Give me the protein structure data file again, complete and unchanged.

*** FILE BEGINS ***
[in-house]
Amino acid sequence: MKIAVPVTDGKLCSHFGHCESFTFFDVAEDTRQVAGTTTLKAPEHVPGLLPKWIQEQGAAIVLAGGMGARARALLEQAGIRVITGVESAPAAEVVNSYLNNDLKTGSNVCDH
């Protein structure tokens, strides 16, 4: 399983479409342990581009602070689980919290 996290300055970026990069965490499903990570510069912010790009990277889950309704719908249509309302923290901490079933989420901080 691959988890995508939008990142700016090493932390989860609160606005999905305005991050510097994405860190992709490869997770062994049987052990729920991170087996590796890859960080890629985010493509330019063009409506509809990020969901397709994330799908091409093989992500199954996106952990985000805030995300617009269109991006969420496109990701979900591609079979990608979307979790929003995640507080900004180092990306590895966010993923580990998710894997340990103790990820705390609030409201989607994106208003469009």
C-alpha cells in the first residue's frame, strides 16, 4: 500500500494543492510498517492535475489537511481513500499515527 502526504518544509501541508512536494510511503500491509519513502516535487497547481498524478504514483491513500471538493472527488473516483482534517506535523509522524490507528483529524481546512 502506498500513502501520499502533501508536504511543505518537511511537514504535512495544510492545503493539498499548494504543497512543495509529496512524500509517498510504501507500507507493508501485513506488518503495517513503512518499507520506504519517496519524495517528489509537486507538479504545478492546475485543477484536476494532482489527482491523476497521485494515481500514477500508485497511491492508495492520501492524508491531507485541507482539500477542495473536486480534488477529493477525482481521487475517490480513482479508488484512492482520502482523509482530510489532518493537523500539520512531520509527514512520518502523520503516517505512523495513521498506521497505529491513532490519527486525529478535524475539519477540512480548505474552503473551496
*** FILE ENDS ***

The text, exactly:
[in-house]
Amino acid sequence: MKIAVPVTDGKLCSHFGHCESFTFFDVAEDTRQVAGTTTLKAPEHVPGLLPKWIQEQGAAIVLAGGMGARARALLEQAGIRVITGVESAPAAEVVNSYLNNDLKTGSNVCDH
């Protein structure tokens, strides 16, 4: 399983479409342990581009602070689980919290 996290300055970026990069965490499903990570510069912010790009990277889950309704719908249509309302923290901490079933989420901080 691959988890995508939008990142700016090493932390989860609160606005999905305005991050510097994405860190992709490869997770062994049987052990729920991170087996590796890859960080890629985010493509330019063009409506509809990020969901397709994330799908091409093989992500199954996106952990985000805030995300617009269109991006969420496109990701979900591609079979990608979307979790929003995640507080900004180092990306590895966010993923580990998710894997340990103790990820705390609030409201989607994106208003469009």
C-alpha cells in the first residue's frame, strides 16, 4: 500500500494543492510498517492535475489537511481513500499515527 502526504518544509501541508512536494510511503500491509519513502516535487497547481498524478504514483491513500471538493472527488473516483482534517506535523509522524490507528483529524481546512 502506498500513502501520499502533501508536504511543505518537511511537514504535512495544510492545503493539498499548494504543497512543495509529496512524500509517498510504501507500507507493508501485513506488518503495517513503512518499507520506504519517496519524495517528489509537486507538479504545478492546475485543477484536476494532482489527482491523476497521485494515481500514477500508485497511491492508495492520501492524508491531507485541507482539500477542495473536486480534488477529493477525482481521487475517490480513482479508488484512492482520502482523509482530510489532518493537523500539520512531520509527514512520518502523520503516517505512523495513521498506521497505529491513532490519527486525529478535524475539519477540512480548505474552503473551496